He also point out that the average page of content ranking on the first page of Google is between 2032 and 2494 words.

Be Well Researched

If you are going to share content with your audience, you need to be providing some type of value.

One of the best things that we can all learn from Neil is the importance of research. Whether he is sharing an infographic, writing a blog post or making a presentation, he has the facts down. He has numbers, figures and real case studies to back up his theories and practices.

As he also points out, content is the #1 way to gain leads, drive sales and improve traffic overall. This means you need to take the time to do your research from start to finish.

Find your keywords, look for worthwhile topics your audience will find useful, research the topic in depth and interact with your readers.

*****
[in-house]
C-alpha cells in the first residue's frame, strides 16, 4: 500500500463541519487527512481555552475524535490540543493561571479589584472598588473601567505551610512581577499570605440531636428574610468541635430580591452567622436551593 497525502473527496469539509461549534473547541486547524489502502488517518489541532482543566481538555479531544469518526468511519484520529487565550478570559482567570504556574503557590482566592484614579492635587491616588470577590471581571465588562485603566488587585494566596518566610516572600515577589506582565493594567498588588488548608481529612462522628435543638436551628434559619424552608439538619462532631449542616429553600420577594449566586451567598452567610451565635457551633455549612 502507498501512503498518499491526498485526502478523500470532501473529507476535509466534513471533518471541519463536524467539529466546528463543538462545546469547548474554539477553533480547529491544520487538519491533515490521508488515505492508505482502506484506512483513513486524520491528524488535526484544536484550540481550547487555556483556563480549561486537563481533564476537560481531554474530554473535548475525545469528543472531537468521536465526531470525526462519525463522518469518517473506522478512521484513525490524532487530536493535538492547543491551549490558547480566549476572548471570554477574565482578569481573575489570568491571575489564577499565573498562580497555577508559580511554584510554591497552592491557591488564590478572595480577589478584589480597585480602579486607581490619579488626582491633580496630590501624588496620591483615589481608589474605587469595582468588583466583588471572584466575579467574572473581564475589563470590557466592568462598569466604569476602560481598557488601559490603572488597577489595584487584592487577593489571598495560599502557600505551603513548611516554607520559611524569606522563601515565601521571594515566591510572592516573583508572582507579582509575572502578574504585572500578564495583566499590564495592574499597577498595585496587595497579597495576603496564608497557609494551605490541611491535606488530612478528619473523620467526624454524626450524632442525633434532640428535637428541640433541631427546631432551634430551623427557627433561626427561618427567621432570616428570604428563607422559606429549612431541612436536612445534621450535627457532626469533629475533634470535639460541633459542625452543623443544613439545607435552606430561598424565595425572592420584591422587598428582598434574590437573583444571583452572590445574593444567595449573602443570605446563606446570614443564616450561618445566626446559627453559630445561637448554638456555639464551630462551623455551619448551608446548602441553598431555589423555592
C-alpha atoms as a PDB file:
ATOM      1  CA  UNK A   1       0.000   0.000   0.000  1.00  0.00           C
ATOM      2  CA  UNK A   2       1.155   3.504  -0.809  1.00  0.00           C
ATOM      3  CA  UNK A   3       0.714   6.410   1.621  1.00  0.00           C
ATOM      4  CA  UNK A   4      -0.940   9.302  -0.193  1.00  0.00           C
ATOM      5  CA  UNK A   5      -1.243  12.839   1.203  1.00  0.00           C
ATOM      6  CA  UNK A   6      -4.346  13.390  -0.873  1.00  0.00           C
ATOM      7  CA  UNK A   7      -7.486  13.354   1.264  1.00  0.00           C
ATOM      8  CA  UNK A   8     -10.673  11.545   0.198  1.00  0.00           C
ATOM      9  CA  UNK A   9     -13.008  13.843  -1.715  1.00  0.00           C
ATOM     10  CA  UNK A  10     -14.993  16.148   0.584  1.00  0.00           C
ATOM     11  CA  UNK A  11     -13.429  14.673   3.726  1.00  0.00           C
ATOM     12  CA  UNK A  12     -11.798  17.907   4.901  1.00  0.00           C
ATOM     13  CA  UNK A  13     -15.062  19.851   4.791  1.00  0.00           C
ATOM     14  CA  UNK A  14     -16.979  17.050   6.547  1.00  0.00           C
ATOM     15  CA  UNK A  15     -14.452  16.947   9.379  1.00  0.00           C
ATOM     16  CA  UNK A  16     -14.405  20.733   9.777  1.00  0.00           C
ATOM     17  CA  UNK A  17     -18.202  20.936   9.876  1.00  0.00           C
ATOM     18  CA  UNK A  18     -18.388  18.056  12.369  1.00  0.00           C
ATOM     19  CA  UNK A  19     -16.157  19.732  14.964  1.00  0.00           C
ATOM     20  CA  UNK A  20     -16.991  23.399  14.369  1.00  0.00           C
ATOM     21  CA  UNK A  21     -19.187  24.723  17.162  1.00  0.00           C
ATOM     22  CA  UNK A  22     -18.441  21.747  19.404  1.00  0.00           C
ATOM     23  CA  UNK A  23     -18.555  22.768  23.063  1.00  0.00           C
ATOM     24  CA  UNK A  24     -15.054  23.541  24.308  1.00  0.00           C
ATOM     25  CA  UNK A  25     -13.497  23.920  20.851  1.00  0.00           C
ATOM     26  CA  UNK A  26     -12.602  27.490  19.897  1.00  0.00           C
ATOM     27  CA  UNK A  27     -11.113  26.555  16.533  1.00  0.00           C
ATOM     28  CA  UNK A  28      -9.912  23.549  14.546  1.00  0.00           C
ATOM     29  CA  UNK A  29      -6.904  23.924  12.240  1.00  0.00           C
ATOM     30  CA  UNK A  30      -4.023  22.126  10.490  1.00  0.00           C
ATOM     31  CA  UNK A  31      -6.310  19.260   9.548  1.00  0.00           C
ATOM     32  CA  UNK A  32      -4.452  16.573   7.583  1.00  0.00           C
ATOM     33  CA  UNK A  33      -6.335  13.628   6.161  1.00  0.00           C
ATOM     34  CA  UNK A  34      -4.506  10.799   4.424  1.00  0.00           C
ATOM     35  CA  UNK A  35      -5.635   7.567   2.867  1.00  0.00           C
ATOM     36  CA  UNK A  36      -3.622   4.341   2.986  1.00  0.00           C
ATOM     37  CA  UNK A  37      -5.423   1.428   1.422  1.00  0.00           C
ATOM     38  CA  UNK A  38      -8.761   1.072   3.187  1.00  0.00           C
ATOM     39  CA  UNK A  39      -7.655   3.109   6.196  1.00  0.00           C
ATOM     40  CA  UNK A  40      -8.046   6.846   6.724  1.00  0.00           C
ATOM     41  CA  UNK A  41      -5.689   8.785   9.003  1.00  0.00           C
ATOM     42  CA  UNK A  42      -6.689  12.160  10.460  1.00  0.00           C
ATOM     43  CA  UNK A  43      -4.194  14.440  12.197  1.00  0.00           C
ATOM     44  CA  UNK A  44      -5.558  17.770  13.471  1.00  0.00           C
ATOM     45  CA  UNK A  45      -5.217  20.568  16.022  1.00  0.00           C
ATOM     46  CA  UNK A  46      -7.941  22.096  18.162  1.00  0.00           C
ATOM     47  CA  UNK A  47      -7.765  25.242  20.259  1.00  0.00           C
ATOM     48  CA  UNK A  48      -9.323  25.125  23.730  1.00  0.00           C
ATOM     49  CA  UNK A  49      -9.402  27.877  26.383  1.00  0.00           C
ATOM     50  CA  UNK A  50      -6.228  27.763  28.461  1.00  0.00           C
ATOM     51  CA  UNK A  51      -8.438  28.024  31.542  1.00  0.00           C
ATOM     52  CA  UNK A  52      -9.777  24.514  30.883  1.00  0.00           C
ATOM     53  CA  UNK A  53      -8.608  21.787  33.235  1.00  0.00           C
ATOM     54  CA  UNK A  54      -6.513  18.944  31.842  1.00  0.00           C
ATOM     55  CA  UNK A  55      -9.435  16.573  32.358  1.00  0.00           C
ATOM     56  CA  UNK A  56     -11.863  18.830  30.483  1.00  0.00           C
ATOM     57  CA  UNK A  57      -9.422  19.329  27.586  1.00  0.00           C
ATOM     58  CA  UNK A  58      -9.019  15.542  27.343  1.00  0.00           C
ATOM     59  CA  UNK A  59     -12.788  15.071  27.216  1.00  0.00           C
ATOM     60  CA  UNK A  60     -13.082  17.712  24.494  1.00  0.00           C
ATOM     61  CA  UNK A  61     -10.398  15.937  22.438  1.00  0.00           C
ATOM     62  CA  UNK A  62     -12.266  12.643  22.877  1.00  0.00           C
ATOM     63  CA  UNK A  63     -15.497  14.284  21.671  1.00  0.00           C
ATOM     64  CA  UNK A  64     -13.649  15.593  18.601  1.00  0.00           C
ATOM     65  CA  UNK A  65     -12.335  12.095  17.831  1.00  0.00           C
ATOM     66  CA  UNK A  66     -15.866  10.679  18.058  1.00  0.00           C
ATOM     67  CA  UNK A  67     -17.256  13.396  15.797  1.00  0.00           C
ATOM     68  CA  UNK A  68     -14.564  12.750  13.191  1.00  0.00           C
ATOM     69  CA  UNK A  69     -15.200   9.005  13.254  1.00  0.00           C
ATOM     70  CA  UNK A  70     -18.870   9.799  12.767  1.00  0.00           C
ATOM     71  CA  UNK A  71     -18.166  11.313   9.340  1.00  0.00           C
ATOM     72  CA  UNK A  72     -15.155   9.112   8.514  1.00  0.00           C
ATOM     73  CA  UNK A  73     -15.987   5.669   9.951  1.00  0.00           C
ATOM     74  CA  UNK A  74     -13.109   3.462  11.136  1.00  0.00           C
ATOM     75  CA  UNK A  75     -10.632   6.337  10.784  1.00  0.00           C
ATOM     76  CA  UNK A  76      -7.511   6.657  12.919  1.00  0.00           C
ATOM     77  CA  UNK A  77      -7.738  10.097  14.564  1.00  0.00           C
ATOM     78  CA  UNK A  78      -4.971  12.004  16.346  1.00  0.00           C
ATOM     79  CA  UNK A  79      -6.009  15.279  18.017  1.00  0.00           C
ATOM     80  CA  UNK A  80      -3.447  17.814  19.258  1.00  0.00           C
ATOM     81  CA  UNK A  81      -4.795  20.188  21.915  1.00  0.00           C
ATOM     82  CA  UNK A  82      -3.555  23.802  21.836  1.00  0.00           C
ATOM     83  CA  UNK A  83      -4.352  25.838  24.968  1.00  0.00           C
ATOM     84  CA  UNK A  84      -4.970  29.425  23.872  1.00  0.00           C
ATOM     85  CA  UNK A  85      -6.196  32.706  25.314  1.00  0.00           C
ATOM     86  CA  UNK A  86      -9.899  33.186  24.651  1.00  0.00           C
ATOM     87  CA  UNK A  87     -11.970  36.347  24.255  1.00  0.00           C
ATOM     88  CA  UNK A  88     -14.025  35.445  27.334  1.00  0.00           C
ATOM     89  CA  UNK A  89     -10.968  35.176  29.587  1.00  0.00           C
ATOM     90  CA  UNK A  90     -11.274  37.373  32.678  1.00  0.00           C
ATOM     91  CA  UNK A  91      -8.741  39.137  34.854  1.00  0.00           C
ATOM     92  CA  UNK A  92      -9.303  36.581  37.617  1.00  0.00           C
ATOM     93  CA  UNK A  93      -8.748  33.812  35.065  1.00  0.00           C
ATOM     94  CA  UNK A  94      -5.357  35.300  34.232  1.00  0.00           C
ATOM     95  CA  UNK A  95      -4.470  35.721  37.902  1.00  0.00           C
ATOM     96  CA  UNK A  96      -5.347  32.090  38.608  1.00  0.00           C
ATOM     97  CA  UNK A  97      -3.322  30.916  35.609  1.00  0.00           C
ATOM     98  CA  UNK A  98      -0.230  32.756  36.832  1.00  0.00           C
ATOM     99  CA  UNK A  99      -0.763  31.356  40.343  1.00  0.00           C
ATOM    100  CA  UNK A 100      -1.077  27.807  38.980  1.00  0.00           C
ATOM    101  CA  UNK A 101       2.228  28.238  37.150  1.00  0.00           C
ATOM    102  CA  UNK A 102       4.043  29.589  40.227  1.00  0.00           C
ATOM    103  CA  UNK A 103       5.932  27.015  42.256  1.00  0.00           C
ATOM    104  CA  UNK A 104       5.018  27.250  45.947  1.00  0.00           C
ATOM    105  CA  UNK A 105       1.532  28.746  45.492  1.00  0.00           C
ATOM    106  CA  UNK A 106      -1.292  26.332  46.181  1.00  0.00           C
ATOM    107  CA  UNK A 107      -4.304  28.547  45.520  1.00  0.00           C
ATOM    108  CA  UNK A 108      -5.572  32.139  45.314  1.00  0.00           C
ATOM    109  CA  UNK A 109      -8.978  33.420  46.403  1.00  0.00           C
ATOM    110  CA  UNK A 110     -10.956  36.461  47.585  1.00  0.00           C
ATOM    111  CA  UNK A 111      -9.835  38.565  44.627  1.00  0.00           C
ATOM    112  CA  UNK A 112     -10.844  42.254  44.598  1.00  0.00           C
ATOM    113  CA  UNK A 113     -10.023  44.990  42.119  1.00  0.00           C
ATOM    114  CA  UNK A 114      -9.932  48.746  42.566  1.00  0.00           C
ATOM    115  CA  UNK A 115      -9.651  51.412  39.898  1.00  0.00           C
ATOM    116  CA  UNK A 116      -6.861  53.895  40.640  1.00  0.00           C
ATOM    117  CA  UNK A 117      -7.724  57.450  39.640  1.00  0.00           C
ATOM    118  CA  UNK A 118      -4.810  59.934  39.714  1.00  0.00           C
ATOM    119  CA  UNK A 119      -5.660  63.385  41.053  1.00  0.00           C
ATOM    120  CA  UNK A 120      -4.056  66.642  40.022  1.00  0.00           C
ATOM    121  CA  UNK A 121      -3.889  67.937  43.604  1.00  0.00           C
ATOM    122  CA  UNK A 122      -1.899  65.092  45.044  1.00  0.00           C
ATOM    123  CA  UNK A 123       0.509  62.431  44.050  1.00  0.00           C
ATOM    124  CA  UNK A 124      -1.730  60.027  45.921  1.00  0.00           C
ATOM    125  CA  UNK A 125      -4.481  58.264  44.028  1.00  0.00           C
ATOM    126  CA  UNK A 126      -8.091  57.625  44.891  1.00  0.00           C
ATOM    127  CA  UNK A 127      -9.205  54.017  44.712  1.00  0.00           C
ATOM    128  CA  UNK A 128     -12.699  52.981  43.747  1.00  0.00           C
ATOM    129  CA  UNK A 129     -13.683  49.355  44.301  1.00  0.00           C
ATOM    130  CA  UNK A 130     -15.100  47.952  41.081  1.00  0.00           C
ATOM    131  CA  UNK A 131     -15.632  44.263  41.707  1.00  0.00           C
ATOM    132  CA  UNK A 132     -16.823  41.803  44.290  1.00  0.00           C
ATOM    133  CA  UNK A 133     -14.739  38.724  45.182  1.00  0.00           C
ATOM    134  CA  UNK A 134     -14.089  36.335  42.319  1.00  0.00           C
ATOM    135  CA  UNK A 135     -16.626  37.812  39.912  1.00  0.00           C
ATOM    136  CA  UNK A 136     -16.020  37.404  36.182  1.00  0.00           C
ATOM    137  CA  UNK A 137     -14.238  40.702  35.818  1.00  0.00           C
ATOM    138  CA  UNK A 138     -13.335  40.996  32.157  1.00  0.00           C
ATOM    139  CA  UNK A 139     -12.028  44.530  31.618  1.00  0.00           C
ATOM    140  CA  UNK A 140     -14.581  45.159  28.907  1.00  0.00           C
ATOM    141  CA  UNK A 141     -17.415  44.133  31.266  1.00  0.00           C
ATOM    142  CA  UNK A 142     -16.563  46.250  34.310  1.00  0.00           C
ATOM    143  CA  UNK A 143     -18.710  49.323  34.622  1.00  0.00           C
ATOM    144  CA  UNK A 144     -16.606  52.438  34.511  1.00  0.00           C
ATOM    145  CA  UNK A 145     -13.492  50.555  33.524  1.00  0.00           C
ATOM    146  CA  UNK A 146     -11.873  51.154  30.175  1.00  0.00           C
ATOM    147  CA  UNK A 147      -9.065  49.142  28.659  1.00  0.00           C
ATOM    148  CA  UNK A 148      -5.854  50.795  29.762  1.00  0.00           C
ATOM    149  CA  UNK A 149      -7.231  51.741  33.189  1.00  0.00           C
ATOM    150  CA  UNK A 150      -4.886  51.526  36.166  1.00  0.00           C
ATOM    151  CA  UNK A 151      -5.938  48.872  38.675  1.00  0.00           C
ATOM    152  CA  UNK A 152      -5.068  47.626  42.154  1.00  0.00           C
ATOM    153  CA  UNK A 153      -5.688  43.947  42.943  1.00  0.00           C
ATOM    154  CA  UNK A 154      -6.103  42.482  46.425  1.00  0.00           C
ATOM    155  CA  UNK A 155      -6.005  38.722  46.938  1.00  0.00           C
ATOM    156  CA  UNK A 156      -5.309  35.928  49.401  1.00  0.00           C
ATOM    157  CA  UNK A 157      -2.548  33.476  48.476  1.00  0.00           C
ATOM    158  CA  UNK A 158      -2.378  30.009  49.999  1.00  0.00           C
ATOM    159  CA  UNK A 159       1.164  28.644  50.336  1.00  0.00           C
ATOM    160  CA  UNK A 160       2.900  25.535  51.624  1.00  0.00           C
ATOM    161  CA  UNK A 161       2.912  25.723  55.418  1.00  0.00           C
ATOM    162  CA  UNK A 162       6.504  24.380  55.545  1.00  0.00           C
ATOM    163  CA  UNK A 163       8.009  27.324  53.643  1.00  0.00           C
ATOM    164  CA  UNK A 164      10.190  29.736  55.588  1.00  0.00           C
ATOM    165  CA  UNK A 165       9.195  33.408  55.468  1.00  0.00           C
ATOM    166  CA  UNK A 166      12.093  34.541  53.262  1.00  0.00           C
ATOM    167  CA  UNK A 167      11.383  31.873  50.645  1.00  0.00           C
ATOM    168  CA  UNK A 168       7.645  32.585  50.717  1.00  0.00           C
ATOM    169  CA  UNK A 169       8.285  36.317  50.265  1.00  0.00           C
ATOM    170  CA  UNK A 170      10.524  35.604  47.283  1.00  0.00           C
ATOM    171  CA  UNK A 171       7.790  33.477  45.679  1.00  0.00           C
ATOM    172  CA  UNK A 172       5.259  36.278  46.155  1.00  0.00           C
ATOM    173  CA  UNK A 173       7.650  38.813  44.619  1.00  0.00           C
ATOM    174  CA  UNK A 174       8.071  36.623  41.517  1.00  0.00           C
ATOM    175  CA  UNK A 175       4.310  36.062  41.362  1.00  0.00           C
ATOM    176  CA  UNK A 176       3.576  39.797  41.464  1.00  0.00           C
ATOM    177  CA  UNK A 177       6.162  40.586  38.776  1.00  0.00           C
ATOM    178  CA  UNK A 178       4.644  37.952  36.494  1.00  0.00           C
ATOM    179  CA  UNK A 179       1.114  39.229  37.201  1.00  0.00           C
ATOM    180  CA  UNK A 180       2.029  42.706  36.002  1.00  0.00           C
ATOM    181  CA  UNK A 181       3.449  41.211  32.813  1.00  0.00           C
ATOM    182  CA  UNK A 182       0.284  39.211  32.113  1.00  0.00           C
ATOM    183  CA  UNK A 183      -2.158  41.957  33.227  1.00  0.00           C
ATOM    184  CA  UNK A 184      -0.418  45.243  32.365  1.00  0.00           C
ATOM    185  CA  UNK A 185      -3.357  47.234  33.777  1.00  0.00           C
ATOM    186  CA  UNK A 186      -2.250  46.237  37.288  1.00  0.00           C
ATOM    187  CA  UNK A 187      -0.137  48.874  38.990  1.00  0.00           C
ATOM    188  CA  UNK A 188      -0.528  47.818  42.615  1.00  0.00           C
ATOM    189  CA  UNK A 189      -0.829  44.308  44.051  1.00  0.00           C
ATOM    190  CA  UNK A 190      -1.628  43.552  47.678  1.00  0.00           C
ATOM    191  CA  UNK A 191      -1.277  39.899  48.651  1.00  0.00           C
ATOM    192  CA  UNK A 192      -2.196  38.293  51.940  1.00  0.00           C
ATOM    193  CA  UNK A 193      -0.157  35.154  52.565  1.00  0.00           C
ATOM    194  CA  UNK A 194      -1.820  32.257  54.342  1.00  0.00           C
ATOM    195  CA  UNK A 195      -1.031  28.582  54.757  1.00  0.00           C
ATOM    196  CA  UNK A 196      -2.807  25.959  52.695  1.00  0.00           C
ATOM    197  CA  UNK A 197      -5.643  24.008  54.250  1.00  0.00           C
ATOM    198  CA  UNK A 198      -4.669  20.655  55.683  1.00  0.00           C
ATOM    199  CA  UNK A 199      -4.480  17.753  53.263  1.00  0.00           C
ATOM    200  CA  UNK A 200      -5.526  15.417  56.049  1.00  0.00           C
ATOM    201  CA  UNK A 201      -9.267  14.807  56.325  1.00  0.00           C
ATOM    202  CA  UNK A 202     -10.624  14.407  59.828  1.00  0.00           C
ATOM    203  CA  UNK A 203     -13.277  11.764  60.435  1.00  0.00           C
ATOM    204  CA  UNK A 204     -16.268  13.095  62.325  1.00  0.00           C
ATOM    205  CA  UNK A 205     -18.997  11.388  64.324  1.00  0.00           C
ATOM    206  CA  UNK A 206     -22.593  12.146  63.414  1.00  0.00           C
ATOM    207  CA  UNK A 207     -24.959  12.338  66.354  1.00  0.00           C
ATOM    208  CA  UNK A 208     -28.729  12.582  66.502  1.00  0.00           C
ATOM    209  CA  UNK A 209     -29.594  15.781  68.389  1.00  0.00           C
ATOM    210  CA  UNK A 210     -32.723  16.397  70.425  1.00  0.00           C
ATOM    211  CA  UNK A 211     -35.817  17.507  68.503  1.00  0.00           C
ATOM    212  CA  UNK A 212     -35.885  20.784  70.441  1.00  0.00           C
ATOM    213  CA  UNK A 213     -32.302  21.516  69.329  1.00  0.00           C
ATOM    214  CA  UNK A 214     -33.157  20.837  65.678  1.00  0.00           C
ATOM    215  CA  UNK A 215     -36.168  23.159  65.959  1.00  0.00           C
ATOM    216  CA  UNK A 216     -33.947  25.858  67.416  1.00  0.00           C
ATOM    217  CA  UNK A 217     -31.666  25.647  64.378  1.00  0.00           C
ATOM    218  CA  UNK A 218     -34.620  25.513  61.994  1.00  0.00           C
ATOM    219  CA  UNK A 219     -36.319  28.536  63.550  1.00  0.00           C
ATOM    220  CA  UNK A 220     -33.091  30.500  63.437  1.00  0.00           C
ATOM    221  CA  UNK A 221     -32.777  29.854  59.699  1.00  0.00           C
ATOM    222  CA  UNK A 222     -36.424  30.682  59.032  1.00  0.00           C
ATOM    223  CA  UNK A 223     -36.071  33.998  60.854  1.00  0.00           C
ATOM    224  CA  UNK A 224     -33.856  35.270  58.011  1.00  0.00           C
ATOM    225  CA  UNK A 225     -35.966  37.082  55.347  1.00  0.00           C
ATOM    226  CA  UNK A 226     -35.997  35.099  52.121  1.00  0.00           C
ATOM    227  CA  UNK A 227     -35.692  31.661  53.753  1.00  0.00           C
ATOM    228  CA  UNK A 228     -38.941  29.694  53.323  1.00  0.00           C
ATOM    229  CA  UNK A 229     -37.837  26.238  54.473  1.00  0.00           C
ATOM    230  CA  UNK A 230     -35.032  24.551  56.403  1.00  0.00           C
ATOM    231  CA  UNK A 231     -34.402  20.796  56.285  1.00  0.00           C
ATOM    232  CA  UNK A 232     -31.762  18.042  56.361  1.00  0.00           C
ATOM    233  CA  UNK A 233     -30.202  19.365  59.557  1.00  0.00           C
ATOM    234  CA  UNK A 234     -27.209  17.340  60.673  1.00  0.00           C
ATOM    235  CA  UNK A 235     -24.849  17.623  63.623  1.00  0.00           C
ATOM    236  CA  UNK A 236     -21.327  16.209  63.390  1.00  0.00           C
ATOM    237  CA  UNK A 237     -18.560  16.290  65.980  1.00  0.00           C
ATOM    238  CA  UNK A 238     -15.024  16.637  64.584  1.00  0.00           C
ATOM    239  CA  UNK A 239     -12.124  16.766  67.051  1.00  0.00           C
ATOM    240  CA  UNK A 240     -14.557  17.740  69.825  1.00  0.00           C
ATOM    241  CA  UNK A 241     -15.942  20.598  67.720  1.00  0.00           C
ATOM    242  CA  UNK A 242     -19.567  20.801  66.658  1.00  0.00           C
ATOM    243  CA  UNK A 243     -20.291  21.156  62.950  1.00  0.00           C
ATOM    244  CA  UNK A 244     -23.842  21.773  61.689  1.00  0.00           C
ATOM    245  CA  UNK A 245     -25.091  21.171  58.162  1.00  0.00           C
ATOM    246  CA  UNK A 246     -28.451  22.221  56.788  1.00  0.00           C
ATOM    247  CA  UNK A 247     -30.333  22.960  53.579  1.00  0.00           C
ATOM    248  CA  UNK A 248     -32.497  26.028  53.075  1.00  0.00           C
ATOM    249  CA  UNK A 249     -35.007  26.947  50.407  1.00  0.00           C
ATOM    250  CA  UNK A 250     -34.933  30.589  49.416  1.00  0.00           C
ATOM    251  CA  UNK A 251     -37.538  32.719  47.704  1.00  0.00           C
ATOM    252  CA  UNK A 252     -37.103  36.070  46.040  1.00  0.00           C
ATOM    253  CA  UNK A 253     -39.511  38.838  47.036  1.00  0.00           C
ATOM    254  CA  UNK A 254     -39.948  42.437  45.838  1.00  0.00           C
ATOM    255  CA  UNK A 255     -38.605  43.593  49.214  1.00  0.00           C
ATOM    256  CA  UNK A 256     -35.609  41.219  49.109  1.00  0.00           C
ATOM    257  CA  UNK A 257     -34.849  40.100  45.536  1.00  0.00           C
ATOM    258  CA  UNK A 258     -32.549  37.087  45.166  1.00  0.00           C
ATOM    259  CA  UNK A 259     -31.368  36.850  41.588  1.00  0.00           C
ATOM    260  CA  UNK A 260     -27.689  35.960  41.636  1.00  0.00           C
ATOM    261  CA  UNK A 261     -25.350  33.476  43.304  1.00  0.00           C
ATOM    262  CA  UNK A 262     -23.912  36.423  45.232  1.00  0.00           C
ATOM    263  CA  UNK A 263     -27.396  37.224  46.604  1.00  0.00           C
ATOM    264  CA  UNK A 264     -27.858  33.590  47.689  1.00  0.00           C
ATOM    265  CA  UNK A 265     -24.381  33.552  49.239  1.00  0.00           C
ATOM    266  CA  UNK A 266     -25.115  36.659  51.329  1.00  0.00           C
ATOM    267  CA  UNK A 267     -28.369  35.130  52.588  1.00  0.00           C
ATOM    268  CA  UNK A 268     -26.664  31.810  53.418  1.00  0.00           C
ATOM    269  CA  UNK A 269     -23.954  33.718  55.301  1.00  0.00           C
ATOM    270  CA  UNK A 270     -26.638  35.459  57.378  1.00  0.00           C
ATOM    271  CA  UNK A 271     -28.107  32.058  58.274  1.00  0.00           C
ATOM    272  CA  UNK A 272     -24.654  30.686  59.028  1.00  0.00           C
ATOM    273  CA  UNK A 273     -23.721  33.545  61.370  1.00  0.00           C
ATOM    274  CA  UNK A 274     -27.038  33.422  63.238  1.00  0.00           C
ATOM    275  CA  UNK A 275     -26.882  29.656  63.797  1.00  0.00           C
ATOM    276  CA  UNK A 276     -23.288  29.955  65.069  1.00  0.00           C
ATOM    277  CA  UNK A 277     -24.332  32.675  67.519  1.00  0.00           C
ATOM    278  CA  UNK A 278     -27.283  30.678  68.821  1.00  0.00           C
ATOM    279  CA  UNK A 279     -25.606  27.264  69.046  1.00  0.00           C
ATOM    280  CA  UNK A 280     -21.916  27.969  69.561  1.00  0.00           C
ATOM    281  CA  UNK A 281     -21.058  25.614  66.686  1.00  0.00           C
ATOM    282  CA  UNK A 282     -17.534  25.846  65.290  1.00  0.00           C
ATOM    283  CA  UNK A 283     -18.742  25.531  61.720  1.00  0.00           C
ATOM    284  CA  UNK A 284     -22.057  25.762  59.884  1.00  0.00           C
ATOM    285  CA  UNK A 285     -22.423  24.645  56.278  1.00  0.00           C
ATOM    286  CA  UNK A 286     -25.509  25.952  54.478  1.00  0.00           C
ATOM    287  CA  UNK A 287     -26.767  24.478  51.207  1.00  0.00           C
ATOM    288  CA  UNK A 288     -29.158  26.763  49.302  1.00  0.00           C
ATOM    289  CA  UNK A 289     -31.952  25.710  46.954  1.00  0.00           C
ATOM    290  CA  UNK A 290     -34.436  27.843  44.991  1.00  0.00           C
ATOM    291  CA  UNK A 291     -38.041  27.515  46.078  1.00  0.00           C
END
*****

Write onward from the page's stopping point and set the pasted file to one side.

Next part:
Invest in Content

While the word “invest” makes many marketers cringe, content is a worthwhile use of some of your budget dollars. There are so many different things that fall under the blanket term of “content” that it’s wise to diversify your strategy.

In this recent post, Neil mentions several types of content that are worth the investment in either time to create, or money to have them created.

These include infographics, memes, videos, guides, book reviews, opinion pieces, product reviews, how-to posts, lists, link pages, pod casts and so on. As you can see from just a portion of this list, the possibilities are ever growing when it comes to content creation.

While other SEO strategies come and go (the recent downfall of guest posting is perhaps the most relevant example of this) content will always be effective, making it a worthwhile investment for your company.

“The more types (of content) you use, the more powerful your content marketing becomes.”

Plan Ahead

Planning your content is what Neil dubs “the fun part” of content marketing.

Keeping your content organized with an editorial planner will align everyone on the same page. Not only does he suggest planning when content will be written or created, but also documenting when it was published and how it performed.